We’ve been using pODI on the WIYN 3.5m telescope. ODI stands for One Degree Imager, and pODI is the partially filled ODI – rather than a one degree field of view it has a ~24′ field of view, with a few outlying chips sampling the full field of view. The instrument is still being commissioned, meaning it is offered as “shared-risk” observing. This is pretty common for new instruments. Not only does it allow science observations to begin sooner, it also lets the engineering and instrument team know what needs further work and development. There’s nothing like bringing in an outside observer to break your instrument – they don’t know all the ins and outs and will naively try things that don’t work.


Looking at the primary and tertiary mirrors of WIYN. (Photo courtesy Mike Jones.)

We’ve experienced some of the shared-risk with the “penalty box”. Last night we had to cycle power to the detectors two separate times because some of the controllers stopped responding. Unfortunately, every time you cycle the power you have to wait an hour for the system to become stable. Any data you take during that time can’t be calibrated, so you end up twiddling your thumbs a bit. Following the observer previous to me, I’ve been referring to this waiting time as being in the “penalty box”.

There are other aspects that go along with using an instrument that is being commissioned. For example, not all of the control software is complete yet. We have everything we need to run the telescope, but not everything is integrated fully so we have lots of windows open. Some of the windows also have a few quirks that can be confusing, but we’ve developed a routine and it seems to be working well.


All our monitors and windows. (Photo courtesy Mike Jones.)

While there are always issues that go along with using a brand new instrument, it’s also super exciting. And new instruments bring new capabilities.

Last night (12.10.25 in ALFALFA nomenclature), we completed the ALFALFA drift scan survey, known as Arecibo observing program A2010. Riccardo and Martha conducted the observations from the “Camuy Cave” on the 5th floor of the Space Sciences Building at Cornell. It’s a little hard to believe that we’ve actually done it!

The last telescope schedule showing program A2010, the ALFALFA drift scan survey

It was a memorable night. Even before we began, the awesome Undergraduate ALFALFA team sent us a e-card. Thanks to you all! We look forward to the continuing activities of the UAT!

Riccardo reads a printed version of the UAT e-card. Notice the smile on his face!

Some friends came to celebrate the end of the A2010 era. Martha had on her ALFALFA t-shirt (thanks of course to the UAT) so it was all very official.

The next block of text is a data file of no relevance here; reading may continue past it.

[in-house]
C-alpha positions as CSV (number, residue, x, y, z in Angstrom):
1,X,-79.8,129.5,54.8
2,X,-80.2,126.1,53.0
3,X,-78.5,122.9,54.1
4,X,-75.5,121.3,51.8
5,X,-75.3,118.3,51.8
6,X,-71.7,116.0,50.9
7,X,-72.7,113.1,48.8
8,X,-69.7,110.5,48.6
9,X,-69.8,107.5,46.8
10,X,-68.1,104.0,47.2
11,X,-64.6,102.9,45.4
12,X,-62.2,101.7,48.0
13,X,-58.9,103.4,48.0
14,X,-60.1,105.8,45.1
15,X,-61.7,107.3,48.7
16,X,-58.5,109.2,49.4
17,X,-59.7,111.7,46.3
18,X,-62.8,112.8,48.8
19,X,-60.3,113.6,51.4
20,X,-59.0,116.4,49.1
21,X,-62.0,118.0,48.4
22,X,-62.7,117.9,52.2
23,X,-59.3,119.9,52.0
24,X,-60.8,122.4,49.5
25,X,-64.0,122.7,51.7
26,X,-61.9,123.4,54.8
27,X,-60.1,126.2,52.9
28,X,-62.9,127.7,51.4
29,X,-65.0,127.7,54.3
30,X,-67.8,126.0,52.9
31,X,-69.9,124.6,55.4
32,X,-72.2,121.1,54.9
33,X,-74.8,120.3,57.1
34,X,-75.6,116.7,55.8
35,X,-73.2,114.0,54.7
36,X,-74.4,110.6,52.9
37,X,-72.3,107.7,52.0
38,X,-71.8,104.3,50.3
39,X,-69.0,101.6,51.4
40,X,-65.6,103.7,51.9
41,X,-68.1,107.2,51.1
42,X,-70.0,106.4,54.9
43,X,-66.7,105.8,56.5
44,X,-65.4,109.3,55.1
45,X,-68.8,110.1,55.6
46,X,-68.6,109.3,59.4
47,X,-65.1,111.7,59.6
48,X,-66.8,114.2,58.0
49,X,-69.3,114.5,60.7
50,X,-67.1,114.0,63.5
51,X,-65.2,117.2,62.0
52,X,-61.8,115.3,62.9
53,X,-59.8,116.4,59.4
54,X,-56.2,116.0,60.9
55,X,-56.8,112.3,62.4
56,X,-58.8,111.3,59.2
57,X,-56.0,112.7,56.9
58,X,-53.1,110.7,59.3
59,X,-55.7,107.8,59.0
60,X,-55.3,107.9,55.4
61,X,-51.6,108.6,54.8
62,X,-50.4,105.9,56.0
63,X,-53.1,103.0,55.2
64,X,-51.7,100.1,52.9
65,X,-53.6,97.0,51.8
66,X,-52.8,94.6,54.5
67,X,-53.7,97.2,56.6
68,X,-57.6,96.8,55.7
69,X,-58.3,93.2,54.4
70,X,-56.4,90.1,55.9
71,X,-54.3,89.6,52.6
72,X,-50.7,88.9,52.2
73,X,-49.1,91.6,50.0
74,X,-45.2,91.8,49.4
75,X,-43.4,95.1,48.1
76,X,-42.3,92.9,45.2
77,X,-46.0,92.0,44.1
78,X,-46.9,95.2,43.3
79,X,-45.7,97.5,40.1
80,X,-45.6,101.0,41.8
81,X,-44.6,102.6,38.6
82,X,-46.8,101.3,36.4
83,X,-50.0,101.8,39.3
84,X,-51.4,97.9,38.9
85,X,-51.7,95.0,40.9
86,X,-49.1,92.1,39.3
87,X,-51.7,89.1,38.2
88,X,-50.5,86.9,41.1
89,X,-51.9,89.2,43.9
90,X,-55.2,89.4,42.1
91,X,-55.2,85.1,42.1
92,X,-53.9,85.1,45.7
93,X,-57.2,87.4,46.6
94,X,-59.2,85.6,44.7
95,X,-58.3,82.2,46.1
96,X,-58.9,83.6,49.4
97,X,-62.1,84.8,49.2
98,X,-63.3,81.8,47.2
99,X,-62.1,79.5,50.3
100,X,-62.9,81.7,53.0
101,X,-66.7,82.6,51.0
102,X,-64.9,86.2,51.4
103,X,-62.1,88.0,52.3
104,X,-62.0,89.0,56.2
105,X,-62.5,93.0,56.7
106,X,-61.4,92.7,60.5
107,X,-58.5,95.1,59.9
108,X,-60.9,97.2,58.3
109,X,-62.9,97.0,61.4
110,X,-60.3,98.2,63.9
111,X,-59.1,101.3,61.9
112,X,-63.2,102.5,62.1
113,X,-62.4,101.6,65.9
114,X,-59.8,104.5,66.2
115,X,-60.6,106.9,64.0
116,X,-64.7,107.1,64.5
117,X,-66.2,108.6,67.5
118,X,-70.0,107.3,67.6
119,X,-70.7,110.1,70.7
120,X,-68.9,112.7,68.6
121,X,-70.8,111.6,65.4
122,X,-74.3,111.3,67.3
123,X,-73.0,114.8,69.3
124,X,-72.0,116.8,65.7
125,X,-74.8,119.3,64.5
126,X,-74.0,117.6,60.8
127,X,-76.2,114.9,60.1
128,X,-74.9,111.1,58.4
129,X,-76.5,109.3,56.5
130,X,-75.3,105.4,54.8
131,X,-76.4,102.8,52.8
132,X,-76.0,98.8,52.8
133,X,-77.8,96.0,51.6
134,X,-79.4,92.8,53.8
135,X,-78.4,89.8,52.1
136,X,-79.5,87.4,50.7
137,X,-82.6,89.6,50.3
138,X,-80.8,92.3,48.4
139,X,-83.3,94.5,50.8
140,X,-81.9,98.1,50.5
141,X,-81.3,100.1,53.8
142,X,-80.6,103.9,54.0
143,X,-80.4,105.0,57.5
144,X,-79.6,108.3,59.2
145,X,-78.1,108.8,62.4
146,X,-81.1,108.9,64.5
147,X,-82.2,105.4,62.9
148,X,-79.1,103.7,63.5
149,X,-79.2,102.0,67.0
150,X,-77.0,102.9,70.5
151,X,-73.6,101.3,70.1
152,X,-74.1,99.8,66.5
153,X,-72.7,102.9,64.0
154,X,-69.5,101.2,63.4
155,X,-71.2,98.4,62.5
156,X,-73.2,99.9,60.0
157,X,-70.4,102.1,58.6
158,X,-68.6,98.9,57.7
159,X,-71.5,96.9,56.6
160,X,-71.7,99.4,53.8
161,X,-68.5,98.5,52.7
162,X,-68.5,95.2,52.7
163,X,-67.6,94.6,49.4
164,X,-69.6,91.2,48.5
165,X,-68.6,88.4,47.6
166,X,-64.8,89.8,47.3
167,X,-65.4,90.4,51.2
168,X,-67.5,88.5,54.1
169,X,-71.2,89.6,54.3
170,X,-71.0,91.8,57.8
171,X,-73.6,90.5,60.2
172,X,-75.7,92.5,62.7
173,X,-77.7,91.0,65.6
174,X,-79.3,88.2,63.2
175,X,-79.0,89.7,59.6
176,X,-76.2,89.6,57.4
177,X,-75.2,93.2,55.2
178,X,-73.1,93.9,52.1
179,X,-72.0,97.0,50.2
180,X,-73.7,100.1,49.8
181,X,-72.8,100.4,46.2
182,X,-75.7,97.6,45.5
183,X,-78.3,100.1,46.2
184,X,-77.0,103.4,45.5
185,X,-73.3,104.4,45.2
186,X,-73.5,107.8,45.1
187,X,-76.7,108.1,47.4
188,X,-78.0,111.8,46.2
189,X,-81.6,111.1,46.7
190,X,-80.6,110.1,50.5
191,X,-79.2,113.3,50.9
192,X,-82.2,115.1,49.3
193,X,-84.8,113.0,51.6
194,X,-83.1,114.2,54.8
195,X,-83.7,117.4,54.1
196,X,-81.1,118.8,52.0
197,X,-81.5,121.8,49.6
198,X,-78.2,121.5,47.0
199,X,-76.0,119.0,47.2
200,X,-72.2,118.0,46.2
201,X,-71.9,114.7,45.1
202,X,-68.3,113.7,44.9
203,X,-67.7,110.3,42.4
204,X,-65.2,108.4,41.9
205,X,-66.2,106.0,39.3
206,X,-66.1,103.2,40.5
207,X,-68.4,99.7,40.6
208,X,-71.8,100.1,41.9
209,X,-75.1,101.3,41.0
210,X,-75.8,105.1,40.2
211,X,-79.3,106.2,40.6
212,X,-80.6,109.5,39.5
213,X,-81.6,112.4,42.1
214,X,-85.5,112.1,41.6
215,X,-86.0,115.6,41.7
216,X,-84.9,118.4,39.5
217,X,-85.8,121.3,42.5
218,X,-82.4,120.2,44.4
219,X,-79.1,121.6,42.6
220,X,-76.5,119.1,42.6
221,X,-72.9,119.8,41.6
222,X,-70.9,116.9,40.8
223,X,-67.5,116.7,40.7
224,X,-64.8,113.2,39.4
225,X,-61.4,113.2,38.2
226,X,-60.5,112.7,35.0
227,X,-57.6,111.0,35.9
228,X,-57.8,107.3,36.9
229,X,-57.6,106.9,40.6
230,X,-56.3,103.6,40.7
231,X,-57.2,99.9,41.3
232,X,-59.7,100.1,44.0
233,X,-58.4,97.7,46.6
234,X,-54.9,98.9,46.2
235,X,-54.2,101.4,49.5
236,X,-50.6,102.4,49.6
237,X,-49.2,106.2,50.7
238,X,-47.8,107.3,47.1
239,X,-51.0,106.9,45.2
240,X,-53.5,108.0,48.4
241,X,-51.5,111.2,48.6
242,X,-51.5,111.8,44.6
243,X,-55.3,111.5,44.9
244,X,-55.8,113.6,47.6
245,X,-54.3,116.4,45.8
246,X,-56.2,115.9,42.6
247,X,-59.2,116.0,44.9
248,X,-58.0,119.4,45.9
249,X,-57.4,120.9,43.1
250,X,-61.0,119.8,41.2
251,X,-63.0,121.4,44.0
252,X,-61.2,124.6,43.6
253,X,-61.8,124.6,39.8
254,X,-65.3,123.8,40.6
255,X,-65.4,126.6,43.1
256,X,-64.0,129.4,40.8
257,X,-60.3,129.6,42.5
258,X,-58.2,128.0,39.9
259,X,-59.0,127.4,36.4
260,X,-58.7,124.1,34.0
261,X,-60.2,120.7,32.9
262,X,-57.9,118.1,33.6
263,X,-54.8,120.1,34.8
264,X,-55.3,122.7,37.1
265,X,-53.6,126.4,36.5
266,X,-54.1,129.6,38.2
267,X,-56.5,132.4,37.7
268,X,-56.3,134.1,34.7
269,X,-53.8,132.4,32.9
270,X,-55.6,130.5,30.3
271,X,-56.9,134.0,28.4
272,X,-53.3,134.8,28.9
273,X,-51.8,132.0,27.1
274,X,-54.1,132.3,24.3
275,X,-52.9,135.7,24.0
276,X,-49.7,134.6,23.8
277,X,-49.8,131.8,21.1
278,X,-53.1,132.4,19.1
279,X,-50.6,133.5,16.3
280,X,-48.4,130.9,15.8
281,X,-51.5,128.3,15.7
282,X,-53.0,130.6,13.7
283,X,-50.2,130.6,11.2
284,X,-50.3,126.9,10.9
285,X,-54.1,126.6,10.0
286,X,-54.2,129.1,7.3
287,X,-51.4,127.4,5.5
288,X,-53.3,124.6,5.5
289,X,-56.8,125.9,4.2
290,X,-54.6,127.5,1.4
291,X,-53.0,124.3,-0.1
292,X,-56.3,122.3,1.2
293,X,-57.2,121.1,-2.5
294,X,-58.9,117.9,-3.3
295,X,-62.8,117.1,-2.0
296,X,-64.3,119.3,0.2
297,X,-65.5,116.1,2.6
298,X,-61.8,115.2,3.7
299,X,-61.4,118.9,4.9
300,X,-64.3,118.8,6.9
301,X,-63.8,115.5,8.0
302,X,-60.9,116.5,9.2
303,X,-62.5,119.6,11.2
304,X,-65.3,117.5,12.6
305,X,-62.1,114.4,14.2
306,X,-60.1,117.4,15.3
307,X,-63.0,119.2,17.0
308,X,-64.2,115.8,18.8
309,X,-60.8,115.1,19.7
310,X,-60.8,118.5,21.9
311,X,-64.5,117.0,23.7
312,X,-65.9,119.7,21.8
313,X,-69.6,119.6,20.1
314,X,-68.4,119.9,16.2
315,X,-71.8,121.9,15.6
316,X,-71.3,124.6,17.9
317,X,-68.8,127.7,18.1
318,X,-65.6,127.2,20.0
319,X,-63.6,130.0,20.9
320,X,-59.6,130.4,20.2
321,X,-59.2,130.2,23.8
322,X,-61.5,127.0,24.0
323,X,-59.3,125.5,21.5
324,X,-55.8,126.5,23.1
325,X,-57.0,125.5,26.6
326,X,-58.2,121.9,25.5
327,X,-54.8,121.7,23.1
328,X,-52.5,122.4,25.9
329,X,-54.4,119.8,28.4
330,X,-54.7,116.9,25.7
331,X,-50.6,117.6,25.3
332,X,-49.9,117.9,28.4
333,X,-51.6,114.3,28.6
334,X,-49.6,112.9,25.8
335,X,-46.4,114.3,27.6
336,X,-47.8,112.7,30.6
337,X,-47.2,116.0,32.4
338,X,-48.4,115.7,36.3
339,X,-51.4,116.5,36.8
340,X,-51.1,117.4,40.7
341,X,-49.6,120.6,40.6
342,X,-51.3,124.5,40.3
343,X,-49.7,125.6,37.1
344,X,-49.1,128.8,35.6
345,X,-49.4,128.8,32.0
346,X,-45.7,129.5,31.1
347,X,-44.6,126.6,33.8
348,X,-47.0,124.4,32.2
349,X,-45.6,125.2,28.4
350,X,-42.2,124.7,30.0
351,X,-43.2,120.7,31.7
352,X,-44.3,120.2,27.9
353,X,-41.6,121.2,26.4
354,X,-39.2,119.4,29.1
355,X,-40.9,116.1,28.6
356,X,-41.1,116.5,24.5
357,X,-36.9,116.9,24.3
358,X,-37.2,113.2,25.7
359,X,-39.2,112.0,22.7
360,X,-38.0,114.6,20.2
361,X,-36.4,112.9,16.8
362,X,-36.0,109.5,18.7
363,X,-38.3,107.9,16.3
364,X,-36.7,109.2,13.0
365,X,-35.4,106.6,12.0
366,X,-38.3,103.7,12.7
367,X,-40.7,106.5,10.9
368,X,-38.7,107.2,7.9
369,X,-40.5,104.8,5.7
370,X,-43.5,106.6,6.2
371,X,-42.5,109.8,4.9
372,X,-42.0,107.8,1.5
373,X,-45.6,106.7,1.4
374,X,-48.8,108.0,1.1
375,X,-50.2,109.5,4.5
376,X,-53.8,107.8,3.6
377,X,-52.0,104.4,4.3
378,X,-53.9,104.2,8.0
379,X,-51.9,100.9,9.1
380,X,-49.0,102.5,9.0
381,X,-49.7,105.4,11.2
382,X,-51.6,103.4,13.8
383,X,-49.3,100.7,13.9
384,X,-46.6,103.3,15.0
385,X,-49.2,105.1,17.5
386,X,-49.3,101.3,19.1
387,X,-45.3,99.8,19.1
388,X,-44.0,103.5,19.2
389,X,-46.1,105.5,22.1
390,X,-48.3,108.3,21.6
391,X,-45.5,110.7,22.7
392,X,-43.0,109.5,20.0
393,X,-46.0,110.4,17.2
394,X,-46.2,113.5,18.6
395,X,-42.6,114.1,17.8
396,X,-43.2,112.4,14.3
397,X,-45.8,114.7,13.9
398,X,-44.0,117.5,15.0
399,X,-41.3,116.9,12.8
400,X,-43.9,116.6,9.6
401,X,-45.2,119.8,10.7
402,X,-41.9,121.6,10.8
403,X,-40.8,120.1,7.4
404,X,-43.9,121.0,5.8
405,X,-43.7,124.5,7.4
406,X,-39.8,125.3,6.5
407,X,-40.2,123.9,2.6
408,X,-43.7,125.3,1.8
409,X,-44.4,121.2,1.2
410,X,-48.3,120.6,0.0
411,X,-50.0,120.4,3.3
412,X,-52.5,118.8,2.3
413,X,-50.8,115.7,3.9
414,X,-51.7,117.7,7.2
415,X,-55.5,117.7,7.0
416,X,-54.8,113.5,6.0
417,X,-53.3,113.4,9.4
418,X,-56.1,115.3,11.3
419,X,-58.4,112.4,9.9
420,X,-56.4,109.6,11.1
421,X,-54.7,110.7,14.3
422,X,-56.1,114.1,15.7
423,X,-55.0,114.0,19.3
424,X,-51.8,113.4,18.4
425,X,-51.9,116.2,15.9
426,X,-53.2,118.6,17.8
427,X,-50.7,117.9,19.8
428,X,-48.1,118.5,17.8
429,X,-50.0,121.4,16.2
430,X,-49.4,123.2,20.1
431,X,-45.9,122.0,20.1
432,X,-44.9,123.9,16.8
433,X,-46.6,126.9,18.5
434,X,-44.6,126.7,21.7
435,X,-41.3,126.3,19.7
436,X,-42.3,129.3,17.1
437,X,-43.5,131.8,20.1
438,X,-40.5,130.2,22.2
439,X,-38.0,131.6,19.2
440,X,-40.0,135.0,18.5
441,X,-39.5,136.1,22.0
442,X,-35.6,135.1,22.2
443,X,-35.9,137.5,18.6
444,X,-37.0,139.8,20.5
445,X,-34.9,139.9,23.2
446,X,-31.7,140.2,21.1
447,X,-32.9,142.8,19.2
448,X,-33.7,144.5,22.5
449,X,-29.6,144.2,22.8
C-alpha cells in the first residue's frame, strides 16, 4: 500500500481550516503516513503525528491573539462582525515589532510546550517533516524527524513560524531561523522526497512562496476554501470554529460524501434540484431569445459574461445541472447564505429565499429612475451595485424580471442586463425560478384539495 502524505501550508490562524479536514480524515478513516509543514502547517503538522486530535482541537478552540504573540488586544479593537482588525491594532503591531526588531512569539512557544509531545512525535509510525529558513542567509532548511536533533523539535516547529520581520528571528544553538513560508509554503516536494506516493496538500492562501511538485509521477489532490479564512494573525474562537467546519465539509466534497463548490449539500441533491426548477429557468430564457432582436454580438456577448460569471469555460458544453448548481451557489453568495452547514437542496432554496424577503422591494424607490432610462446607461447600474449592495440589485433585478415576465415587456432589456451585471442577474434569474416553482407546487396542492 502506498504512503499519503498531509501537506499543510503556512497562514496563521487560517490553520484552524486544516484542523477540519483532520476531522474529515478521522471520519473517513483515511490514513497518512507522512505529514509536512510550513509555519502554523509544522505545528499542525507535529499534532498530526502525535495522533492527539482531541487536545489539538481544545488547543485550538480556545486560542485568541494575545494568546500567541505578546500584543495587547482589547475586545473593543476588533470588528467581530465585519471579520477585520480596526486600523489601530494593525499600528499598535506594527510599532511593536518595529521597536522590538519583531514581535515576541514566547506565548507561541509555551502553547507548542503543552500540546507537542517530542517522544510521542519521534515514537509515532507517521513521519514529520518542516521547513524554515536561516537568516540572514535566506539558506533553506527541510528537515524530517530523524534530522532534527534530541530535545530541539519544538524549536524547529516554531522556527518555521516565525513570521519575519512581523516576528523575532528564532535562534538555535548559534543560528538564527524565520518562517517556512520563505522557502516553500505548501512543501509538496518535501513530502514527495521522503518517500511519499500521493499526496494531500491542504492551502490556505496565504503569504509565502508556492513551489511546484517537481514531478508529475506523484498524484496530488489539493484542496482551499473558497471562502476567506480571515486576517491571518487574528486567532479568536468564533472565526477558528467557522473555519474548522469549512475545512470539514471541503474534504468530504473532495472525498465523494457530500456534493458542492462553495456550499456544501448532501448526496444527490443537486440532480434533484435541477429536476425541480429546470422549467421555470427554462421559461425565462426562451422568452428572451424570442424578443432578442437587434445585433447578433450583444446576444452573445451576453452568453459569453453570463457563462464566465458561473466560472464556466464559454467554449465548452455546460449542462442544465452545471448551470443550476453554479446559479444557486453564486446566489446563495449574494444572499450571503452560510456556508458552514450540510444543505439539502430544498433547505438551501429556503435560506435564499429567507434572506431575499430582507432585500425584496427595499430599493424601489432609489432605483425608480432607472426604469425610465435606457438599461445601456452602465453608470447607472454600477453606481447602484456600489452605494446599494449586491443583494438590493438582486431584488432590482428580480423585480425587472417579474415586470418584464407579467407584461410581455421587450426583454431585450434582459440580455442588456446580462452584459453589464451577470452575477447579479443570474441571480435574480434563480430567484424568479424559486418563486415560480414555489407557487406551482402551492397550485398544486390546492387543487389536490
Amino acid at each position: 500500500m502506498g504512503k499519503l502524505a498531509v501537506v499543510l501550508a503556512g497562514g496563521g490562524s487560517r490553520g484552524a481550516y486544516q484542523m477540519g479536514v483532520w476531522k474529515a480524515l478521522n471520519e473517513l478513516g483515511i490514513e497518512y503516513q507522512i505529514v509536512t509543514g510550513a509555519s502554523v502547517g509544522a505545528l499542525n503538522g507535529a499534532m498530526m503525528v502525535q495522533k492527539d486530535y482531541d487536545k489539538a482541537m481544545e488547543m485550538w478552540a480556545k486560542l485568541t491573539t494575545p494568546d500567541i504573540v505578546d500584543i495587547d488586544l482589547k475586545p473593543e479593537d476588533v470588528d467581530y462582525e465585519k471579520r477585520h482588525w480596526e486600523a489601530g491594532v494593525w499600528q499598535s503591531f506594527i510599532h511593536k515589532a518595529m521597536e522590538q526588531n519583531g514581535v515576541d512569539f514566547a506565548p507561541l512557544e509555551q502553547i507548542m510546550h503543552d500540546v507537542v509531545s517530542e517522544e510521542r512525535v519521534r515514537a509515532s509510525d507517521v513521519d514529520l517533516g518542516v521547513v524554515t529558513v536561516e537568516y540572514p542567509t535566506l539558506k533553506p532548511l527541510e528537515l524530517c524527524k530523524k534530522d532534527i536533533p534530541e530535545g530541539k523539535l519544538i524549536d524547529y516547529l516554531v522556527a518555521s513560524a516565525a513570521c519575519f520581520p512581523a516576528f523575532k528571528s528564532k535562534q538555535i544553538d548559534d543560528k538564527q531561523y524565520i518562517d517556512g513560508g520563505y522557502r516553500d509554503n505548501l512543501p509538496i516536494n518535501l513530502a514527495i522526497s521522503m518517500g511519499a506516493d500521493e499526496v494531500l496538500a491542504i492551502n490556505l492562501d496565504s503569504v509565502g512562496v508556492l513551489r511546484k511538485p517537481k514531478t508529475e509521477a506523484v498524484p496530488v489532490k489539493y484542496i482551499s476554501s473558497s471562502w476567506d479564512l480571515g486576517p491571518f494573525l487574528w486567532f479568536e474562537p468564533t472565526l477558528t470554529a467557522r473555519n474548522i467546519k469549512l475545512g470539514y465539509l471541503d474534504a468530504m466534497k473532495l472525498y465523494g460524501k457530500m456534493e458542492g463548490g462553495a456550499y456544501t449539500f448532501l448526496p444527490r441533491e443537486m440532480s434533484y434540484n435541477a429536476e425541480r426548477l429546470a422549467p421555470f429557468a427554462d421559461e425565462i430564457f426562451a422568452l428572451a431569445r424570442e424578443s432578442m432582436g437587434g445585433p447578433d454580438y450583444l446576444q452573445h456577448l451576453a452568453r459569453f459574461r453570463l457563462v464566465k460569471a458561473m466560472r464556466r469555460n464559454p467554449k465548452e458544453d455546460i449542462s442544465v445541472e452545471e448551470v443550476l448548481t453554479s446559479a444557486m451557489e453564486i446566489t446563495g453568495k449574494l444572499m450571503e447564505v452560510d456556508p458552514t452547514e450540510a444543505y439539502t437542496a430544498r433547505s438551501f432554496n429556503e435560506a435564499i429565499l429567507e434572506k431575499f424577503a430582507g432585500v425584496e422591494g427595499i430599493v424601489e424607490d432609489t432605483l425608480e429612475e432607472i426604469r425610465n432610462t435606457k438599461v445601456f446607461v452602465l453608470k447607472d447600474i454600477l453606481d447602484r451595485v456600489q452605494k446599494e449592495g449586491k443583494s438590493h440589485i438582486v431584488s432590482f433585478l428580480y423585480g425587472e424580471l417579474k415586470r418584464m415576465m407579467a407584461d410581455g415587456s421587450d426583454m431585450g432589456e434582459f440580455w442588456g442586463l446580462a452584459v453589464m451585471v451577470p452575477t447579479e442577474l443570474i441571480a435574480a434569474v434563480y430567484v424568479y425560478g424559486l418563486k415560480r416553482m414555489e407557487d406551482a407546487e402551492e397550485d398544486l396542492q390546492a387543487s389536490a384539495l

Bonnie, Martha and Jim celebrate the moment. As should be clear, Martha was having “more fun than human beings should be allowed to have” (ALFALFA motto #2).

Of course, it is not just all about observing, and with the end of the drift scan program A2010, ALFALFA is not really done yet. There is a lot of work still to do! Once ALFALFA discovers something interesting, a lot of followup work has to be done. For example, we recently discovered a fairly strong signal that turns out to be associated with a really, really, really faint (in terms of starlight) galaxy. We are now trying to determine its precise distance and star formation history using ground (WIYN, LBT, JVLA) and space based telescopes (Hubble, Spitzer). Just this one galaxy could keep us busy for a while. And there are lots of fascinating ALFALFA discoveries!

Riccardo introduces Leo P, a tiny nearby galaxy discovered by ALFALFA, to Anita, Don and Luke.

ALFALFA couldn’t have happened without the participation of the ALFALFA team of all ages and career stages and the support of the dedicated and expert staff of the Arecibo Observatory and the National Astronomy and Ionosphere Center. The survey has been carried out on a low budget with no dedicated full-time staff. So, to all of the people who have participated in one way or another, we thank you – each and every one!

The observing on this last night went swimmingly and, as usual, there wasn’t much actually to do except to monitor the data taking. So there was a little celebration…. Thanks especially to Carlo (BB) for the bottle, Ron (and the UAT) for the culatello and parmigiano, and Edy and Marcia (4F Club) for the chocolates.

Luke, Greg and Mike (rear) keep an eye on the observing while Martha and Riccardo celebrate the end of A2010. As to the observing, it was a boring night, but as we all know: “Boring is good!” (ALFALFA motto #1)

We also note that those 4,741.5 hours do not include all the time spent planning, archiving, flagging, signal extracting, etc, etc, etc… And just because A2010 is done, that doesn’t mean ALFALFA is finished. We still have to “bring in the harvest”!